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Probability Theory: The Space Between One and Zero

The security industry has a real problem with perfectionism.  It’s either a critical asset or it isn’t.  It’s either a vulnerable server or it isn’t.  When we look at community vulnerability, we look at things like how many vulnerabilities exist or how many open ports a system has.  We think in terms of “yes or no,” “one or zero.” This is causing us all kinds of problems within our industry.

Leveraging probability theory for information security opens the space between one and zero.  That’s a very big space with obvious questions.  Is this a critical asset:  Yes or no?  How critical is this asset?  Which of those two questions make more sense?  Are all assets critical or non-critical?  Or are the assets at a level of criticality that we can describe?

When I see an attack in progress and need to decide if it will succeed with a binary view (one or zero), that's an analytical problem much more difficult to solve than determining the prospect of an attack succeeding probabilistically. Another advantage of using probability theory, Bayes theorem, is that I can incorporate new and perfectly rational information into my reasoning as it shows up.  I don't have to rethink whether this attack could succeed every time. It just becomes more likely or less likely, based on new information. This is a far more effective way to think about the problem.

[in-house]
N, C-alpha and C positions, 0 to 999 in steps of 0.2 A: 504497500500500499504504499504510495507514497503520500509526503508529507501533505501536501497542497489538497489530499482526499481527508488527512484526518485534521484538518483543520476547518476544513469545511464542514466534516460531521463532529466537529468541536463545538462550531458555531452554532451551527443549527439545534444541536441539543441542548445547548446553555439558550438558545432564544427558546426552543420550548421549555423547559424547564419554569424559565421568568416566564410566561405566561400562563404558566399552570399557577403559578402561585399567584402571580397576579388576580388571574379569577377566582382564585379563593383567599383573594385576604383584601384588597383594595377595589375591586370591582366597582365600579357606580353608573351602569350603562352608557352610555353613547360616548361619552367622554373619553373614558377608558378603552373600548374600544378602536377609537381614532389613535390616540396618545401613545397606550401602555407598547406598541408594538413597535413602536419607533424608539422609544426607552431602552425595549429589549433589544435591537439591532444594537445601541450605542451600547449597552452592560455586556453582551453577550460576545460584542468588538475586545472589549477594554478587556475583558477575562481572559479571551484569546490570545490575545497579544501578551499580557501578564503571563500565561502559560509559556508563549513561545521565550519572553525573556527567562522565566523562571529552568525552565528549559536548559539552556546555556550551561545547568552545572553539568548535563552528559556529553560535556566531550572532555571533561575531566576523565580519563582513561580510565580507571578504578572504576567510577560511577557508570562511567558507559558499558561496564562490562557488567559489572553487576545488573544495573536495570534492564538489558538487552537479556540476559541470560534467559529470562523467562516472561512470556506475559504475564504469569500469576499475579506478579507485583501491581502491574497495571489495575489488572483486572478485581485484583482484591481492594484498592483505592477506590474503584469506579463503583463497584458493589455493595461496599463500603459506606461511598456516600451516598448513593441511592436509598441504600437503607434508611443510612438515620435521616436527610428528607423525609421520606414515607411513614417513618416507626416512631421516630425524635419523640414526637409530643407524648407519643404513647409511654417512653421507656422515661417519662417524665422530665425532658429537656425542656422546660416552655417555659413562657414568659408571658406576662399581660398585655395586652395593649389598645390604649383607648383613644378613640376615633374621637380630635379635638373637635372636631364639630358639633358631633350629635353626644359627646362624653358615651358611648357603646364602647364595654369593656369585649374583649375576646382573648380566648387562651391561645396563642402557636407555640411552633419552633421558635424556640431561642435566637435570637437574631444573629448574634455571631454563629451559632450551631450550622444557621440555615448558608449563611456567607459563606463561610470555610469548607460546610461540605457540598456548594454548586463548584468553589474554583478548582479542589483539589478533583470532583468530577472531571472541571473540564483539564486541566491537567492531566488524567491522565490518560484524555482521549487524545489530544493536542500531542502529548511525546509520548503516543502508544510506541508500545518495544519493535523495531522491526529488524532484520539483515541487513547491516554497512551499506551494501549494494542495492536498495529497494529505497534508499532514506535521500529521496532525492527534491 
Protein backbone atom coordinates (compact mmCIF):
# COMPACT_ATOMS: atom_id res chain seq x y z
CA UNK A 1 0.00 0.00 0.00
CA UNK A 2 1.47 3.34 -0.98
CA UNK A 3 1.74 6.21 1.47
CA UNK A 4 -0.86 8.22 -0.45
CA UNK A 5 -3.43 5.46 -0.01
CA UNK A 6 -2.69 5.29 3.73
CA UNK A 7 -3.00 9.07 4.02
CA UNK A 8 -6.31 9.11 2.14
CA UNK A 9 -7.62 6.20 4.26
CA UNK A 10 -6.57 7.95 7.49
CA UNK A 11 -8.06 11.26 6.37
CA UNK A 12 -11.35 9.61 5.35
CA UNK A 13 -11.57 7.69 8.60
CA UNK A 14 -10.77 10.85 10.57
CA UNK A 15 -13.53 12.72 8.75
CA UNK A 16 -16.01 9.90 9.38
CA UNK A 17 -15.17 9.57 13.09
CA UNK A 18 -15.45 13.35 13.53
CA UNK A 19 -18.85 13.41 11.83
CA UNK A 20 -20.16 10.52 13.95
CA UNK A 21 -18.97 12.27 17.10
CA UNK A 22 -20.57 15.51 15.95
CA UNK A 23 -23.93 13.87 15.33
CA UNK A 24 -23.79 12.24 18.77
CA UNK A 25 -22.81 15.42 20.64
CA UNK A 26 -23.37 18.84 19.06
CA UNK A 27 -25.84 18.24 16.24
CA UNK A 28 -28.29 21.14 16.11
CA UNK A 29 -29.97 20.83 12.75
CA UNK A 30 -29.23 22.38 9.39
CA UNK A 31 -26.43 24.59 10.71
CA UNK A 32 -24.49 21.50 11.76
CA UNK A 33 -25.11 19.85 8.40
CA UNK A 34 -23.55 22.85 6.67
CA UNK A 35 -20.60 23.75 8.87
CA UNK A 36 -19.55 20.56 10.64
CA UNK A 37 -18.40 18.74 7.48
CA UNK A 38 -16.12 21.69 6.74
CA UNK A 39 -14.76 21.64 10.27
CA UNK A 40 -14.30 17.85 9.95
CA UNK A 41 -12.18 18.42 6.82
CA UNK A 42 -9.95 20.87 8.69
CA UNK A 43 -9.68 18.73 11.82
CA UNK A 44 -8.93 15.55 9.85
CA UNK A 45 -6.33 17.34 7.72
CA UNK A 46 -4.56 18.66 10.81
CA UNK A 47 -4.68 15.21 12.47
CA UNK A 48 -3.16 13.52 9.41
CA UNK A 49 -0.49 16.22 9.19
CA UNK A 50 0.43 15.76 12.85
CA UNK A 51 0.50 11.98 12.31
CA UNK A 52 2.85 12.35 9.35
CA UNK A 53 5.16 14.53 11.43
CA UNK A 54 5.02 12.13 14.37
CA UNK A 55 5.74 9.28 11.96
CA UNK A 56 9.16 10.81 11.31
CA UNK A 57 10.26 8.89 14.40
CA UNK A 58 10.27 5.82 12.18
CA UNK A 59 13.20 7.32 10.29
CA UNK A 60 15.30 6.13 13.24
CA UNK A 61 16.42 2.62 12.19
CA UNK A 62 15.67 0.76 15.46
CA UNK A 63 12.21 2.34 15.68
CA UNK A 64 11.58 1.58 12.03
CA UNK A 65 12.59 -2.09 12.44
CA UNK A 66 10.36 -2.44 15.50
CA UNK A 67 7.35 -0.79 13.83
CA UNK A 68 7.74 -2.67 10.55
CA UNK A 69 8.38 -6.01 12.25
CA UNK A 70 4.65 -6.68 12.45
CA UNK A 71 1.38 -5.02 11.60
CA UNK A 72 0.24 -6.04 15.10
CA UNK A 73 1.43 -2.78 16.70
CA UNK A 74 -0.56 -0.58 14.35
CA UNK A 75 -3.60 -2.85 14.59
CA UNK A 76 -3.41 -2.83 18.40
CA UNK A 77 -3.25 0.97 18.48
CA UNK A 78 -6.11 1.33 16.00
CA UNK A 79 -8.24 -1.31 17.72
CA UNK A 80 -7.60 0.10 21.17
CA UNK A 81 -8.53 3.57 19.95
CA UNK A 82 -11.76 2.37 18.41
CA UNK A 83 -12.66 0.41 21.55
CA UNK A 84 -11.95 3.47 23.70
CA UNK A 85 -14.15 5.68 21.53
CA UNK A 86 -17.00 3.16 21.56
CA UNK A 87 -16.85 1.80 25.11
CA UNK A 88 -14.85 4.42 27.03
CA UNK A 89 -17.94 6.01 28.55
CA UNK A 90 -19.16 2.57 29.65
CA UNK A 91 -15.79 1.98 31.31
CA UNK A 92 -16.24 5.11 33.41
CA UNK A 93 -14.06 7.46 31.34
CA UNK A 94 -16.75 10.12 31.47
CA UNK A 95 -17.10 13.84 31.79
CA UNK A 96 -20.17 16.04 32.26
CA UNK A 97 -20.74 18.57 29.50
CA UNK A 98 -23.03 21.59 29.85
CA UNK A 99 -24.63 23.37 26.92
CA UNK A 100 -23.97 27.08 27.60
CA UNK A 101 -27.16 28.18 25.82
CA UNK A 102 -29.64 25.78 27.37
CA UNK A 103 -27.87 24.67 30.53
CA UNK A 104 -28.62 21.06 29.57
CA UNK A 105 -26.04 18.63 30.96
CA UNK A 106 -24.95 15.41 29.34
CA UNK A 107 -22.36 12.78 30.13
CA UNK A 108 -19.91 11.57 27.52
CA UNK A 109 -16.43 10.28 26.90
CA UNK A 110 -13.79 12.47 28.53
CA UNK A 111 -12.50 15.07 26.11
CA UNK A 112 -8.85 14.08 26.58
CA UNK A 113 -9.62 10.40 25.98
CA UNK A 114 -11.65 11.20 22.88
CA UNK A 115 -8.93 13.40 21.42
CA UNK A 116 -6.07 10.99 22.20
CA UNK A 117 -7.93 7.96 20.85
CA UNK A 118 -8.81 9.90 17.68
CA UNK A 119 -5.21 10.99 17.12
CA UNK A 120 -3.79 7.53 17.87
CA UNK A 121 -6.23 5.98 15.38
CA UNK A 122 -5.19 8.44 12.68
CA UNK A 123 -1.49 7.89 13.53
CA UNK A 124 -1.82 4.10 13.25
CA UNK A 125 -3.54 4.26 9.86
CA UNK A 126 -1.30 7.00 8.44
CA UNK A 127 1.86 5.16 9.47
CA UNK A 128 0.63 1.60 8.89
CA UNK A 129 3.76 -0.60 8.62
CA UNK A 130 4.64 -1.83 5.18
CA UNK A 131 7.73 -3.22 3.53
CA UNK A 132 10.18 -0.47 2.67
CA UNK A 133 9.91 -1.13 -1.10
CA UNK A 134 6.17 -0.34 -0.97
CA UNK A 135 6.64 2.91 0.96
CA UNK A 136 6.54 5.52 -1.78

Being a Bayesian thinker allows you to articulate and use your degrees of belief.  For example:  Is the system vulnerable? Probably (72%).  Is the attack successful?  Maybe (38%).  The attacker is trying something else now.  What's the chance that will be successful? Potentially (51%).  You get my point. When encountering new information, how much should you change your prior beliefs?

Here’s a quick example.  You see a person wearing a black hoodie break a window from inside an apartment building, throw a full duffle bag out the window, jump to the ground, and then take off running down the alley.  This looks like a burglar, right?  Now you smell smoke.  How does that adjust your prior judgment of that person being a burglar?

Humans make decisions based on their first impressions and often work to prove them.  By adding the additional fact that I can smell smoke, another perfectly rational explanation is that same person wearing a black hoodie must escape their apartment, has packed up important belongings and is running to call the fire department. Only math can be that rational.

Another problem, and the reason we default to binary thinking, is that as humans we have a very hard time understanding small probabilities.  What if I have four things altogether that only work once in 10,000 times, and yet they all occur at the same time.  How does that adjust the probability?  Is it more likely to occur, less likely to occur, or does the probability of occurrence remain the same? The answer is that it is a lot less likely to occur.  In fact, it has a likelihood of occurring 1 in 10 quadrillion times.

With these considerations in mind, at Respond Software, we believe it’s time we move away from binary thinking when looking to identify malicious activity in our environments.  We believe it’s time to move toward a probabilistic approach.  This can only help us gain more certainty about which incidents should be acted on, and which incidents should not take up our valuable incident response resources.

By Greg Taylor-Broun, Product Strategist at Respond Software

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